Council road gritting will take place tonight Sunday 15 January 2023.
Gritters will be out across the city and county for the next few days.
Councils will be out gritting roads as winter temperatures arrive this week.
Road surface temperatures are forecast to be -1ºC tonight, and down to -4.7ºC up to the weekend.
Gritters are on part-time standby from October, then 24-hour standby from November until April.
Gritters go out when forecasts suggest:
- road temperatures will be at 0°C or below
- moisture will be present to form ice.
The road temperature often stays higher than the air temperature because roads retain heat from the sun longer than the air.
Roads do not cool down nearly as quickly as objects such as cars. This means frost on a car can be a misleading guide to whether gritting is needed on the roads.
When council gritters have been out salting Nottinghamshire roads, this won’t necessarily prevent snow from settling on roads.
When they spread salt on roads it will mix with any moisture and create a saline solution (basically salty water). This has a lower freezing point than water and therefore helps stop ice form on the road, even though the temperature is below the freezing point of water.
The actual freezing point of a saline solution depends on the salinity (strength), and that relates to how much salt we put on to roads or how much residual salt is present on the roads (e.g. from previous gritting runs).
Gritters apply an amount of salt to ensure, as far as possible, that the salinity of any moisture on the roads is sufficient to prevent ice forming. We usually apply 15gms/m2 or 20gms/m2.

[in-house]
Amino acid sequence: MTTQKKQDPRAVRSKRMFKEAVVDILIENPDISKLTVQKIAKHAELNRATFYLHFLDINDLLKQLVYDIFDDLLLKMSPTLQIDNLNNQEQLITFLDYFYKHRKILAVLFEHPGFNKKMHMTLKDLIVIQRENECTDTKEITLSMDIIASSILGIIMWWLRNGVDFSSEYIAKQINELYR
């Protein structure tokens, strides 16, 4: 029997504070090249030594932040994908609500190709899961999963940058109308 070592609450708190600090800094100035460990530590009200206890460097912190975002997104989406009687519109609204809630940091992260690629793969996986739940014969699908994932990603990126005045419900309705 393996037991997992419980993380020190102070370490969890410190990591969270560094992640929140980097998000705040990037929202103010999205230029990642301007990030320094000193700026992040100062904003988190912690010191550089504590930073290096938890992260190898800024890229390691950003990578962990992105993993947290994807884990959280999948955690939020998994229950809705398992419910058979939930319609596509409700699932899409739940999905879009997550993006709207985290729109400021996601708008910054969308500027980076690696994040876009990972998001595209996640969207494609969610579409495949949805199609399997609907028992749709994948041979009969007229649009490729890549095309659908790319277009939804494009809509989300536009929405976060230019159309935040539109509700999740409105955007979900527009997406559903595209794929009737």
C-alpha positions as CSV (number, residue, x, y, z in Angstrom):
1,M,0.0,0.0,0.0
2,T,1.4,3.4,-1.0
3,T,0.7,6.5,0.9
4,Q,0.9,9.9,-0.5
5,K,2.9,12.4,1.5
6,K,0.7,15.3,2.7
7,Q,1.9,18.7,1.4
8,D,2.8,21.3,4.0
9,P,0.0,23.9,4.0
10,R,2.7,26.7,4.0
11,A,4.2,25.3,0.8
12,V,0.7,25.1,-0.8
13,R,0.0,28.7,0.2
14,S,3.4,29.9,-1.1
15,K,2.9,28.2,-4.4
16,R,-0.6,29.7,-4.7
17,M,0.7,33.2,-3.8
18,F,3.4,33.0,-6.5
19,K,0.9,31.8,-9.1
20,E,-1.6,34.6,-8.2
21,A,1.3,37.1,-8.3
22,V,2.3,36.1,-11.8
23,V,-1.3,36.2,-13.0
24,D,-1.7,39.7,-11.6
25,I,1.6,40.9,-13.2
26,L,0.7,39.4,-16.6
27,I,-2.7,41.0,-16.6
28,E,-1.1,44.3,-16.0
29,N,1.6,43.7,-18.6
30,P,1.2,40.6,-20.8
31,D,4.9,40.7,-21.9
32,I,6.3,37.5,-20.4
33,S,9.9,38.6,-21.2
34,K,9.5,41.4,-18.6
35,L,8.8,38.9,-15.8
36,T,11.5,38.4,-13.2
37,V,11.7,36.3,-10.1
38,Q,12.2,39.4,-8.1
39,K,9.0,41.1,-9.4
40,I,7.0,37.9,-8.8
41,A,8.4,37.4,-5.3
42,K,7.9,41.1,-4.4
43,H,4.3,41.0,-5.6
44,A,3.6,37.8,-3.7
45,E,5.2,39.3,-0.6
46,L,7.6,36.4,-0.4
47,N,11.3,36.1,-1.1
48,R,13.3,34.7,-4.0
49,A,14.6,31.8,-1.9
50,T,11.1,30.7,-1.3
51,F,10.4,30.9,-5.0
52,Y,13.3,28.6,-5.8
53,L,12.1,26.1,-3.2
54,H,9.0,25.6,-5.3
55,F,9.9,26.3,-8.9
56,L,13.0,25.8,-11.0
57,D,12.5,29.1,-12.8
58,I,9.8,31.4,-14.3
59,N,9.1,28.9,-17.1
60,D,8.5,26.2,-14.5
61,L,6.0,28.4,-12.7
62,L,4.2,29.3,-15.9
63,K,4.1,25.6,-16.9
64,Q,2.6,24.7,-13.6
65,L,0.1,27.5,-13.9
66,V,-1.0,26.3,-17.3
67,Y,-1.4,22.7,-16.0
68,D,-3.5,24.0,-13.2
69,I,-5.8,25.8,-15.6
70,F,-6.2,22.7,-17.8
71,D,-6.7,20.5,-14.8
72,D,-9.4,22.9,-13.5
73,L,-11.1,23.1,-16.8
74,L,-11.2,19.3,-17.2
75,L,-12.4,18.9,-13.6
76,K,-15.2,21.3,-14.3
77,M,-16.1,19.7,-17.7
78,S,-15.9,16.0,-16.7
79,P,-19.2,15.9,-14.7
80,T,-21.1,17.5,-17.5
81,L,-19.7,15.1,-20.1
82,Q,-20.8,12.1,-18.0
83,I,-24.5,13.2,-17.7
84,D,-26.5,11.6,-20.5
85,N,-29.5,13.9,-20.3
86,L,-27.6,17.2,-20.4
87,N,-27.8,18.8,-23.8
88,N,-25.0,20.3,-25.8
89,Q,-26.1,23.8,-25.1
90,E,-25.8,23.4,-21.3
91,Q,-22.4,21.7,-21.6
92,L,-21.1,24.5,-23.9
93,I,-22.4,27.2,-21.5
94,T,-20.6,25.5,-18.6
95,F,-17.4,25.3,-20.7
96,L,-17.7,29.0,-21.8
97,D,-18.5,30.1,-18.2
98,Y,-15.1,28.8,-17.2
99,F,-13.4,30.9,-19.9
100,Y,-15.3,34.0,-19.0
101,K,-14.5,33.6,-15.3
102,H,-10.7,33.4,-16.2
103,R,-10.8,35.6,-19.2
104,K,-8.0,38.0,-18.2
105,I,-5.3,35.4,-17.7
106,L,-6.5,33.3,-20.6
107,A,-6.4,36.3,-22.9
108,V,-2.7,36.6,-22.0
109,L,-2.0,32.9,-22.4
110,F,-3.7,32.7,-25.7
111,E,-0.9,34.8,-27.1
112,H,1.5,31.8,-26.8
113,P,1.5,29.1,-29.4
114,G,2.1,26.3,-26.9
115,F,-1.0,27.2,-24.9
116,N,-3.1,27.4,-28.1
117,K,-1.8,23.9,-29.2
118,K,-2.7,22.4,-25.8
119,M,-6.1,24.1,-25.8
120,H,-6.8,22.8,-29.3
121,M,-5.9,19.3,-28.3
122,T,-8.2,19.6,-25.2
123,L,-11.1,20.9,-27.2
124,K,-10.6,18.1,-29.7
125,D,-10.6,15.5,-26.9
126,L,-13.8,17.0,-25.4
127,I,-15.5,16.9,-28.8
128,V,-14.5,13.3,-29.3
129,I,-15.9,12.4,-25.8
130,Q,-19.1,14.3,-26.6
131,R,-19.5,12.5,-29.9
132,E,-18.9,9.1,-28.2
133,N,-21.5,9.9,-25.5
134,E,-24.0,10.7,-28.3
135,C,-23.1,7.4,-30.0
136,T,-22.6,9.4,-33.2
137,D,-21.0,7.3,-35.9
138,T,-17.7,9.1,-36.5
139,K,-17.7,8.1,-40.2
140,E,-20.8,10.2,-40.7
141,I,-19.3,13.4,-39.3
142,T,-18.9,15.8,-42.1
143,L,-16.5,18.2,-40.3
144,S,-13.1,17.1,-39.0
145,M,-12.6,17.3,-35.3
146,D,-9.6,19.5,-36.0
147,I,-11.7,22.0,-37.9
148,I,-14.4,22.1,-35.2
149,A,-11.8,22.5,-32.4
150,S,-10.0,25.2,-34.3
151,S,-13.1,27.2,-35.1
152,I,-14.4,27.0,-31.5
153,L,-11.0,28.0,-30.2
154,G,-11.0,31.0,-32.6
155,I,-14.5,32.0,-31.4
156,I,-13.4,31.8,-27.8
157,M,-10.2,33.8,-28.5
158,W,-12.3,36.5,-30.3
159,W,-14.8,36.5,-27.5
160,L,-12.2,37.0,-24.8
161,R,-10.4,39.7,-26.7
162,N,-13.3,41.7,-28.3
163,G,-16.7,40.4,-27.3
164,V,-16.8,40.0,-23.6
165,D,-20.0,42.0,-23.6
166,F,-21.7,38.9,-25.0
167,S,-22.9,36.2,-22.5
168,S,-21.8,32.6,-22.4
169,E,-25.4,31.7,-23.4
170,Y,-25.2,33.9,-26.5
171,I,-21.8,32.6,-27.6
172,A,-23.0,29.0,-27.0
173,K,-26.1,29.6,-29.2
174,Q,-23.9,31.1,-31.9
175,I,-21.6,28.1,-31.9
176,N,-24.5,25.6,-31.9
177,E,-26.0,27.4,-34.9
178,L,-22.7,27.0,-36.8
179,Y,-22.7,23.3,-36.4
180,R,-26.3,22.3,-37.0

At temperatures below minus 6 degrees the effectiveness of the salt is reduced. Therefore there is a chance that ice could form even though they have gritted roads.
Salt will not directly melt snow. It first has to mix with the snow to form a saline solution.
They spread the salt in advance of snow so it can start to mix to create the saline solution, to help to reduce the accumulation of snow and also help to prevent ice forming.
However, in prolonged periods of snowfall, the snow can fall at a rate faster that the salt can mix with the snow. Therefore snow will accumulate no matter what they try and do in advance.
Vehicles travelling on the roads help the process by breaking down the snow and helping the formation of the saline solution.
So, when you look at a main road and see snow has settled, it does not necessarily mean that the road has not been treated. It simply means the rate of snowfall has been enough for it to accumulate while the salt is still mixing to form a solution.